Iranian President Mahmoud Ahmadinejad speaking at the United Nations General Assembly.
Iran has again offered to halt its enrichment of uranium to 20 percent, which the United States has identified as its highest priority in the nuclear talks, in return for easing sanctions against Iran, according to Iran's permanent representative to the International Atomic Energy Agency (IAEA).
Ali Asghar Soltanieh, who has conducted Iran's negotiations with the IAEA in Tehran and Vienna, revealed in an interview with IPS that Iran had made the offer at the meeting between EU Foreign Policy Chief Catherine Ashton and Iran's leading nuclear negotiator Saeed Jalili in Istanbul Sept. 19.
"We are prepared to suspend enrichment to 20 percent, provided we find a reciprocal step compatible with it," Soltanieh said, adding, "We said this in Istanbul."
Soltanieh is the first Iranian official to go on record as saying Iran has proposed a deal that would end its 20-percent enrichment entirely, although it had been reported previously. "If we do that," Soltanieh said, "there shouldn't be sanctions."
Iran's position in the two rounds of negotiations with the P5+1 -- China, France, Germany, Russia, Britain, the United States and Germany -- earlier this year was reported to have been that a significant easing of sanctions must be part of the bargain.
The United States and its allies in the P5+1 ruled out such a deal in the two rounds of negotiations in Istanbul and in Baghdad in May and June, demanding that Iran not only halt its enrichment to 20 percent but ship its entire stockpile of uranium enriched to that level out of the country and close down the Fordow enrichment facility entirely.
Even if Iran agreed to those far-reaching concessions the P5+1 nations offered no relief from sanctions.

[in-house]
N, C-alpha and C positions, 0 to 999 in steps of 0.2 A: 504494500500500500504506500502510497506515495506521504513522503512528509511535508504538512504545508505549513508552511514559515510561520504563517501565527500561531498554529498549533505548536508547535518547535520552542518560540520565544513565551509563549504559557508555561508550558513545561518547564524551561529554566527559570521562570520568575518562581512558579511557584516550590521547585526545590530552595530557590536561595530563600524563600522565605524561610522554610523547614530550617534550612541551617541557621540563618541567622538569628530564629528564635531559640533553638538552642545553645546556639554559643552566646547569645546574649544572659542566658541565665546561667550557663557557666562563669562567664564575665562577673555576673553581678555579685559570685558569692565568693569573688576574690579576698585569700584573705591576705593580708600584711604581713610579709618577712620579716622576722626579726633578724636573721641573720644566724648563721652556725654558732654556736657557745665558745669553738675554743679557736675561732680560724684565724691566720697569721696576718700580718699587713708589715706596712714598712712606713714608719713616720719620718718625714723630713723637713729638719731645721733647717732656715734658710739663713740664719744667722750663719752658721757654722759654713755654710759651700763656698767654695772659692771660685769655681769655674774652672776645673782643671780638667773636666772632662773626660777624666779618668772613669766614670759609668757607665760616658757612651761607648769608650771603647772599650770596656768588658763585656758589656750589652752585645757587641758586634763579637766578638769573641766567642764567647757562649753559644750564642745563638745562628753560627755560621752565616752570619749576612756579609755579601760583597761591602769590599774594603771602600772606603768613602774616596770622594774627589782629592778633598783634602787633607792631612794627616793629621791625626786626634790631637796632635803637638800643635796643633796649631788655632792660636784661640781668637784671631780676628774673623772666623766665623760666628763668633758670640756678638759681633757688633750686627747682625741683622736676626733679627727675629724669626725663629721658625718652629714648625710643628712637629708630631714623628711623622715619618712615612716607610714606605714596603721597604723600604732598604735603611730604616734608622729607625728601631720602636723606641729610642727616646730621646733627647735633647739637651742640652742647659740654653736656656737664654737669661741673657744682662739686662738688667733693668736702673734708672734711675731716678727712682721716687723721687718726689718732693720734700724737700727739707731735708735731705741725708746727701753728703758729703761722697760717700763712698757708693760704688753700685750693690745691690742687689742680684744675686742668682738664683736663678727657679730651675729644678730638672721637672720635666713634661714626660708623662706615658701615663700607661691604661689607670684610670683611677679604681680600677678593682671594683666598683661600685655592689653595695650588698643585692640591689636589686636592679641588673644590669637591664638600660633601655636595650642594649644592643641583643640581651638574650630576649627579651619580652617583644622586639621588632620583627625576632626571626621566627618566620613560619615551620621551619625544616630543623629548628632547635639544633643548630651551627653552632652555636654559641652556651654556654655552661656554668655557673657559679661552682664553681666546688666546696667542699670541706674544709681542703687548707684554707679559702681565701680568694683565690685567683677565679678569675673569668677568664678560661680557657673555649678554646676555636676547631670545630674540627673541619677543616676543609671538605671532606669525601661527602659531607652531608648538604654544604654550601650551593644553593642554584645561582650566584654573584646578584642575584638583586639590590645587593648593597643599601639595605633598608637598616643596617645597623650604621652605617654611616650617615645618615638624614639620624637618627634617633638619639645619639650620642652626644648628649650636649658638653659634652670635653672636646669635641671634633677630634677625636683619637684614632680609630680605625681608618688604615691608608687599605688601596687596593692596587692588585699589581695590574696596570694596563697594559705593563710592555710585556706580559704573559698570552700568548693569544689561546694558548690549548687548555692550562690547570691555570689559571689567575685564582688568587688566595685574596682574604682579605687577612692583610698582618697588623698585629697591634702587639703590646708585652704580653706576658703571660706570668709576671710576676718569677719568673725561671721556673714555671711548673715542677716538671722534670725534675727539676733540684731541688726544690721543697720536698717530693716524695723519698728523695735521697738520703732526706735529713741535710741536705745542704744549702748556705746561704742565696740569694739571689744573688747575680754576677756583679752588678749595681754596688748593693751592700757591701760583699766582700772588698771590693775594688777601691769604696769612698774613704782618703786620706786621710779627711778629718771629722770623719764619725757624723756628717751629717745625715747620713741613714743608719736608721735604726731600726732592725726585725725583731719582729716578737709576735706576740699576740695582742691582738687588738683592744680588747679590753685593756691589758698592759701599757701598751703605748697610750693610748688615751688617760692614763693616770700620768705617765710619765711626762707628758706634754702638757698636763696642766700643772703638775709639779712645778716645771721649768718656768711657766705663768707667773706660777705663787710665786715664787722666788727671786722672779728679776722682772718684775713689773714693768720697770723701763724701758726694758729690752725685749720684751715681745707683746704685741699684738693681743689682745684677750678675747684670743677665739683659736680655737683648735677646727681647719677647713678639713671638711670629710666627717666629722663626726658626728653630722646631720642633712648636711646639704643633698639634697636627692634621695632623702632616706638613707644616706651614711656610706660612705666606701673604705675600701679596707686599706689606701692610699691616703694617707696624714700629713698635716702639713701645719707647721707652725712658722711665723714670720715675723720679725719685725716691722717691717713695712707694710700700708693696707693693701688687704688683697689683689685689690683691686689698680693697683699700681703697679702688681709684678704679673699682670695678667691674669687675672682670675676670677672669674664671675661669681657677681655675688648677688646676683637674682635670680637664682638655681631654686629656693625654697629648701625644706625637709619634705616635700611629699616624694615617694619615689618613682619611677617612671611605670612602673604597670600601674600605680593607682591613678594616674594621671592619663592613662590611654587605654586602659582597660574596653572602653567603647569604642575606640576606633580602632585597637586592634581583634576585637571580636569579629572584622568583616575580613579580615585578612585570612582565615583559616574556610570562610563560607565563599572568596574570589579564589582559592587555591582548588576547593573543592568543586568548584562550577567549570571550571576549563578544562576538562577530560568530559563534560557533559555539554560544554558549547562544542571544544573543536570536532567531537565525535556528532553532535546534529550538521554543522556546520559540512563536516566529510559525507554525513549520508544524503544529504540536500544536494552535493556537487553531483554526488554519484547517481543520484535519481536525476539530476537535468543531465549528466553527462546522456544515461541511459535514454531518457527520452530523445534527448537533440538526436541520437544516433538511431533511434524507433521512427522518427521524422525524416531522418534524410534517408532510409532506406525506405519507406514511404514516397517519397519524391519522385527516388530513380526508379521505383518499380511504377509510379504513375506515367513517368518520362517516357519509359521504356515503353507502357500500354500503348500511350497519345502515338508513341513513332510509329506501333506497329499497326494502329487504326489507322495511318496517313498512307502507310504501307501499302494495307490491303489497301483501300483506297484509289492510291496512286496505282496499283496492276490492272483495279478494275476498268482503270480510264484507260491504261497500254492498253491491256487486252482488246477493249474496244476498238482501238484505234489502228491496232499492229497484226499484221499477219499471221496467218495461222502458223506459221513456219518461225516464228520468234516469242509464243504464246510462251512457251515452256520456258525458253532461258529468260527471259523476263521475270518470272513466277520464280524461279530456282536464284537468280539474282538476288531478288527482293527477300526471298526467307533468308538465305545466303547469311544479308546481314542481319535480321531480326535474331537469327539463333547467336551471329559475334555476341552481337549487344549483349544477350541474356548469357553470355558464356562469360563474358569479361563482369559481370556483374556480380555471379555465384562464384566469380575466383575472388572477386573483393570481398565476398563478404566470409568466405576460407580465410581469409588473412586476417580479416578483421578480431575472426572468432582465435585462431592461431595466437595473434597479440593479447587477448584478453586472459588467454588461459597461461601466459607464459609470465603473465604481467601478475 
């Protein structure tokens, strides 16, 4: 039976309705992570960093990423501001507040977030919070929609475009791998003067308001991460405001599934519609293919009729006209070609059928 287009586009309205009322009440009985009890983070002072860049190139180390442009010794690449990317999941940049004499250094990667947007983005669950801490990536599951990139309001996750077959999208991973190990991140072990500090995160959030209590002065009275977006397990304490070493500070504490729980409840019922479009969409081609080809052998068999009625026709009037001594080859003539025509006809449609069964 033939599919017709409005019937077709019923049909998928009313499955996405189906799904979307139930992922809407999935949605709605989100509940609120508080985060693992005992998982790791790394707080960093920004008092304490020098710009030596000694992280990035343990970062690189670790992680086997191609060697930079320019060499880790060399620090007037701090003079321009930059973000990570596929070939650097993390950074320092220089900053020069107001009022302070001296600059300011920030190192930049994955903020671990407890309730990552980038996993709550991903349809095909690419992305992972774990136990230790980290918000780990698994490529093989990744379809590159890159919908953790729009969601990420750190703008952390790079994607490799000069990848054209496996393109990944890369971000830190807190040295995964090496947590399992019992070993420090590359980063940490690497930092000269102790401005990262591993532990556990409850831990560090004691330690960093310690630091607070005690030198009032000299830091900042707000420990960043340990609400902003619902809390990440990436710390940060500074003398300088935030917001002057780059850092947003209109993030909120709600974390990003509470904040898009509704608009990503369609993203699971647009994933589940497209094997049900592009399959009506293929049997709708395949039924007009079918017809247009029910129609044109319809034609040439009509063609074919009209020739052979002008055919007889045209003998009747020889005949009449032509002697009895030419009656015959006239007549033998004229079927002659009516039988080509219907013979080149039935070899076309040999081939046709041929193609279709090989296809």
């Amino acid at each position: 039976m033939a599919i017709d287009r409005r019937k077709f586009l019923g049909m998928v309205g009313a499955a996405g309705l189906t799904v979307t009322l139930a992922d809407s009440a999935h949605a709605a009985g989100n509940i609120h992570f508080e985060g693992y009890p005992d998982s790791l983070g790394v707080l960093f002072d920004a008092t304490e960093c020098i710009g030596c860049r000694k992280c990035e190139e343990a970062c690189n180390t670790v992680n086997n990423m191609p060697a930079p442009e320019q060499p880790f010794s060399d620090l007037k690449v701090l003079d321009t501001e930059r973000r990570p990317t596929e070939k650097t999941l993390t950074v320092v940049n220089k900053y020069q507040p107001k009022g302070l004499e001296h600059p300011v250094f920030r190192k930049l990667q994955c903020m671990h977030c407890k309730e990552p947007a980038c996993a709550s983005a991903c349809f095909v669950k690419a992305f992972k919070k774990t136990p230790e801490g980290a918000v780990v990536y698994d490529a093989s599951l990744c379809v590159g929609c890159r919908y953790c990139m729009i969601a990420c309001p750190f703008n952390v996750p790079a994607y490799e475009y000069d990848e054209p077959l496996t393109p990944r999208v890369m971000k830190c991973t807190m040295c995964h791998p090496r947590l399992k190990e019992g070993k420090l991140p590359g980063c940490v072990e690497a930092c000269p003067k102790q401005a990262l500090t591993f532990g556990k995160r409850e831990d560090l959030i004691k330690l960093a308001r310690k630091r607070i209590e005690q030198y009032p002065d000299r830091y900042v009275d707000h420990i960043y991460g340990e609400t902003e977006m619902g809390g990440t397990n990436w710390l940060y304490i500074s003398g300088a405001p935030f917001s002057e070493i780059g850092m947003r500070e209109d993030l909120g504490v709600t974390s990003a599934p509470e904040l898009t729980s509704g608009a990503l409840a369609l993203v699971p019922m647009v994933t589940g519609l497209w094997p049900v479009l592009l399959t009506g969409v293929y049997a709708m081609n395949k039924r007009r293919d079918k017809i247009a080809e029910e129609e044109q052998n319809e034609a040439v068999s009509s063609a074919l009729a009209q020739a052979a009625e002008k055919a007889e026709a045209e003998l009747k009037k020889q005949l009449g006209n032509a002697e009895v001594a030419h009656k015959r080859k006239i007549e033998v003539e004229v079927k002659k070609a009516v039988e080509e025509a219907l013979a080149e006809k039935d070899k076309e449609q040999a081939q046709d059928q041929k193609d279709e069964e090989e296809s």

Soltanieh repeated the past Iranian rejection of any deal involving the closure of Fordow. "It's impossible if they expect us to close Fordow," Soltanieh said.
The U.S. justification for the demand for the closure of Fordow has been that it has been used for enriching uranium to the 20-percent level, which makes it much easier for Iran to continue enrichment to weapons-grade levels.
But Soltanieh pointed to the conversion of half the stockpile to fuel plates for the Tehran Research Reactor, which was documented in the Aug. 30 IAEA report. "The most important thing in the (IAEA) report," Soltanieh said, was "a great percentage of 20-percent enriched uranium already converted to powder for the Tehran Research Reactor."
That conversion to powder for fuel plates makes the uranium unavailable for reconversion to a form that could be enriched to weapons grade level.
Soltanieh suggested that the Iranian demonstration of the technical capability for such conversion, which apparently took the United States and other P5+1 governments by surprise, has rendered irrelevant the P5+1 demand to ship the entire stockpile of 20-percent enriched uranium out of the country.
"This capacity shows that we don't need fuel from other countries," said Soltanieh.
Iran began enriching uranium to 20 percent in 2010 after the United States made a virtually non-negotiable offer in 2009 to provide fuel plates for the Tehran Research Reactor in return for Iran's shipping three-fourths of its low-enriched uranium stockpile out of the country and waiting for two years for the fuel plates.
The P5+1 demand for closure of the Fordow enrichment plant was also apparently based on the premise the facility was built exclusively for 20-percent enrichment. But Iran has officially informed the IAEA that it is for both enrichment to 20 percent and enrichment to 3.5 percent.
The 1,444 centrifuges installed at Fordow between March and August -- but not connected to pipes, according to the Washington-based Institute for Science and International Security -- could be used for either 20-percent enrichment or 3.5-percent enrichment, giving Iran additional leverage in future negotiations.
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